PM defends scrapping vaccine target, addresses international borders

The Prime Minister is standing behind his decision not to set a new vaccination target, despite desperate pleas from the struggling tourism industry.

Up until recently, operators were planning for the potential return of international visitors later this year, once Australians had been largely vaccinated by October.

That deadline, initially set by the federal government, has since been scrapped due to new advice over the AstraZeneca vaccine.


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It’s not only seen our vaccine rollout plan to have every Aussie receive at least their first dose by October thrown out, but the government now says it won’t be establishing a new timeline.

In a video posted to social media last night, Prime Minister Scott Morrison says the job will get done eventually.

“One of the things about Covid is that it writes its own rules, you don’t get to set the agenda, you have to be able to respond quickly to when things change.

“And it’s certainly the case over the course of this past year, that we’ve had to deal with a lot of changes,” he said.

The Prime Minister referenced the speed at which other countries such as the US and the UK are rolling out their vaccines but concedes Australia does not have that same opportunity.

“In those countries, the vaccination rate is urgent to prevent death, and as a result, I can understand the programs that they’re running,” Mr Morrison said.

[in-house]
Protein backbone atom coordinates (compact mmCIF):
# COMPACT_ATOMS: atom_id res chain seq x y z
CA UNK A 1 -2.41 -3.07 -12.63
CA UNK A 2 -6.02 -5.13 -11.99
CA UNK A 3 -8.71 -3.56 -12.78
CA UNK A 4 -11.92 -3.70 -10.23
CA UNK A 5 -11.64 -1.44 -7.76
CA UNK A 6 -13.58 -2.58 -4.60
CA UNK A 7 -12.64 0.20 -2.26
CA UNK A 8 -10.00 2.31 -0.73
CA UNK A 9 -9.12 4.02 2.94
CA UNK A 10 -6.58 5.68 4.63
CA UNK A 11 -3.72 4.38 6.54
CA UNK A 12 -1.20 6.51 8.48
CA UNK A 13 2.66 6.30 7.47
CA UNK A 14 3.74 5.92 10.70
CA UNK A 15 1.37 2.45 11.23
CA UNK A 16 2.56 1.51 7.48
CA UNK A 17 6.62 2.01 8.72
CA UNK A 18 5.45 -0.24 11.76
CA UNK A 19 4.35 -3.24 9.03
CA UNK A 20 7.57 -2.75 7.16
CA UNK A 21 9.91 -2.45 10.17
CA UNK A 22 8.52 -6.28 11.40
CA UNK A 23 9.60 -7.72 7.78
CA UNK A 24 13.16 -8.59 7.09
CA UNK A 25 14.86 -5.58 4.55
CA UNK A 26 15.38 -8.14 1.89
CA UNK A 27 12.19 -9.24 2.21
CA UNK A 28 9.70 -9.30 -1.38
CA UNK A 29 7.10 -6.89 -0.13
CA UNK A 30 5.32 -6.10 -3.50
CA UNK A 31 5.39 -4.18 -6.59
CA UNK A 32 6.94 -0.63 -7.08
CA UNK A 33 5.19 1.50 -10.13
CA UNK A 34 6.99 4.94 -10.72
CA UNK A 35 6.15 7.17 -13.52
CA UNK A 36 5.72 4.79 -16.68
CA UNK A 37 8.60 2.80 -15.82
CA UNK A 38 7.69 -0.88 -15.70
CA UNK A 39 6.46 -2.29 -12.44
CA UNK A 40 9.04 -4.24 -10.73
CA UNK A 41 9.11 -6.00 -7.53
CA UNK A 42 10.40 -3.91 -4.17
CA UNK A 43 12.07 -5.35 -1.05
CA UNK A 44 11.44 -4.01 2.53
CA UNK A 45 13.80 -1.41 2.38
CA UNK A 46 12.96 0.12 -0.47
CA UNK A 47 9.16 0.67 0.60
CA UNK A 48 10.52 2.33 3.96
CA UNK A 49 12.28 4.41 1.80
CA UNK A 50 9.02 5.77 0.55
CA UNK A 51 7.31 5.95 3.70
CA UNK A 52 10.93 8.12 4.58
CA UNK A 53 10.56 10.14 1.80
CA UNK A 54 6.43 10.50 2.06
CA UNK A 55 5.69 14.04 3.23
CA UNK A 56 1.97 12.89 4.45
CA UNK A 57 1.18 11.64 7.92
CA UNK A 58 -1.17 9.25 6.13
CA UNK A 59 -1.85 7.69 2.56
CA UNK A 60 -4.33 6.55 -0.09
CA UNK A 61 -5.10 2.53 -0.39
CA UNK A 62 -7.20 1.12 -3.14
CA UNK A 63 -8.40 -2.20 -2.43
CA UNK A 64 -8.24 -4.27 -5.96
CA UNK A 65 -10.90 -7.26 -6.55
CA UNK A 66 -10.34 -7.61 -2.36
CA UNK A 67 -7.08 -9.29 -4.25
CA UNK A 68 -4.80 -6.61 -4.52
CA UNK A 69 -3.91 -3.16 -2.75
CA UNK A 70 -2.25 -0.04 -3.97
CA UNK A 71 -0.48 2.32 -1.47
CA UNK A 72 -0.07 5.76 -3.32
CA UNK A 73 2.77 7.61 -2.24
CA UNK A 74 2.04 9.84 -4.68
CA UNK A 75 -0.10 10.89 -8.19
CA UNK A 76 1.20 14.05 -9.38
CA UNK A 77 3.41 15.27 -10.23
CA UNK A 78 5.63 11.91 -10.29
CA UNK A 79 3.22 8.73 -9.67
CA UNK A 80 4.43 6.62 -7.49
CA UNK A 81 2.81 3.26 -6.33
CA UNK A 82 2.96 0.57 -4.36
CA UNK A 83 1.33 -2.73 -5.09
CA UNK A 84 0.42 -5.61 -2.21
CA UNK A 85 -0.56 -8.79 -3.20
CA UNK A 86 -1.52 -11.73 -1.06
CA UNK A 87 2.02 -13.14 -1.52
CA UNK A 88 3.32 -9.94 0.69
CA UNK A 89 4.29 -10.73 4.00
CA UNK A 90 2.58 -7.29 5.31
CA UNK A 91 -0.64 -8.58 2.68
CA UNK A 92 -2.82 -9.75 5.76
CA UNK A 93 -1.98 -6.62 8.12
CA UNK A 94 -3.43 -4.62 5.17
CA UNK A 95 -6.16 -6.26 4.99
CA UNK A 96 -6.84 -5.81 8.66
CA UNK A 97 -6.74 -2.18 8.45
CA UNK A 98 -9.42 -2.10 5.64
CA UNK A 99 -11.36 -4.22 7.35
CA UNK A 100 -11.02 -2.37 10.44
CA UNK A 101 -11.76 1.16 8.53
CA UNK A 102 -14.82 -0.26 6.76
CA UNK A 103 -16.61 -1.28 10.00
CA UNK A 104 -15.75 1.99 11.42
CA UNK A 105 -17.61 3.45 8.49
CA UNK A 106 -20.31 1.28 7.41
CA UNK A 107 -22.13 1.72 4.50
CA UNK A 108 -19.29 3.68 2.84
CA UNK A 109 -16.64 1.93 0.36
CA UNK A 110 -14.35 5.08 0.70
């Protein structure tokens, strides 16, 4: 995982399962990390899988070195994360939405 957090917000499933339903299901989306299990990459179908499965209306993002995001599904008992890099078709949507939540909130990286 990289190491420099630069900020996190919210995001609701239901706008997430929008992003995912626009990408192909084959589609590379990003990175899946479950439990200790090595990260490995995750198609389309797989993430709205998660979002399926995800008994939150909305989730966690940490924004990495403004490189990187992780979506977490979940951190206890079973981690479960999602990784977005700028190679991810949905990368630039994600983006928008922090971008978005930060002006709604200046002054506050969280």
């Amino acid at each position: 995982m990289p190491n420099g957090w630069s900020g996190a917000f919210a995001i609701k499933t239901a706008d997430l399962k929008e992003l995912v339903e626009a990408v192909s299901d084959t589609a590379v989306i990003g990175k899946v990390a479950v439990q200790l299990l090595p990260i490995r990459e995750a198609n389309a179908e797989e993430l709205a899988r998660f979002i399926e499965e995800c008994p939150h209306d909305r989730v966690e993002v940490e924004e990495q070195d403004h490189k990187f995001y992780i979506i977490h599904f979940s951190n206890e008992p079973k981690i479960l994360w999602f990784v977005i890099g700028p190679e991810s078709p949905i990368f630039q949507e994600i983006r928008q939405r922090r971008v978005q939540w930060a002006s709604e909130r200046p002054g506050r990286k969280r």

“Equally, they have access to vaccine dose that we do not have access to here in Australia. That enables them to do the large mass scale rollouts that you’re seeing in those countries.

“In most other countries that isn’t the opportunity, including here in Australia.”

The lack of certainty around the rollout has meant more concerns for the already struggling tourism industry, which has been without international tourists for over a year now.

There are now fears that it could be several years before international travel returns to any kind of normal.

The Prime Minister, in his social media video, admits there are no plans to open the borders anytime soon.

“It’s not safe right now to open up our international borders. Around the world, Covid-19 is still rife.

“We’re still seeing increases in daily cases – particularly in the developing world,” Mr Scott Morrison said.

The NSW Premier became the latest to seemingly question the federal government’s rollout delay, fearing Australia could be left behind on global economic recovery efforts.

Gladys Berejiklian maintains that NSW is trying to roll out their doses as quickly as possible, but the supply coming from the federal government is still ‘lumpy’.

“I know that some people don’t think there is a sense of urgency because we’re doing so well, but things can change very quickly and I don’t want to see our citizens left behind because the rest of the world starts trading with each other, starts travelling … I do have a sense of urgency about it,” she told reporters yesterday.

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Fine let us buy the shot our selves from USA

November: “Australia at the front of the queue for a safe and effective vaccine”
January: “We expect that Australians will be fully vaccinated by the end of October”
March: “this particular shipment was not one we’d counted on for the rollout, and so we will continue unabated”
late March: “at the outset” when 3m vaccines weren’t delivered “that was obviously going to impact the early success”

Now he suggests we don’t need a rapid pace and blames domestic manufacturing capacity. Their narrative is a contradictory mess. Imagine what is actually happening with the rollout given that they can’t even put a positive spin on it anymore. We’re the 9th-12th richest country in the world yet the stats say we’re sitting at 107th in the world for doses given per 100 people.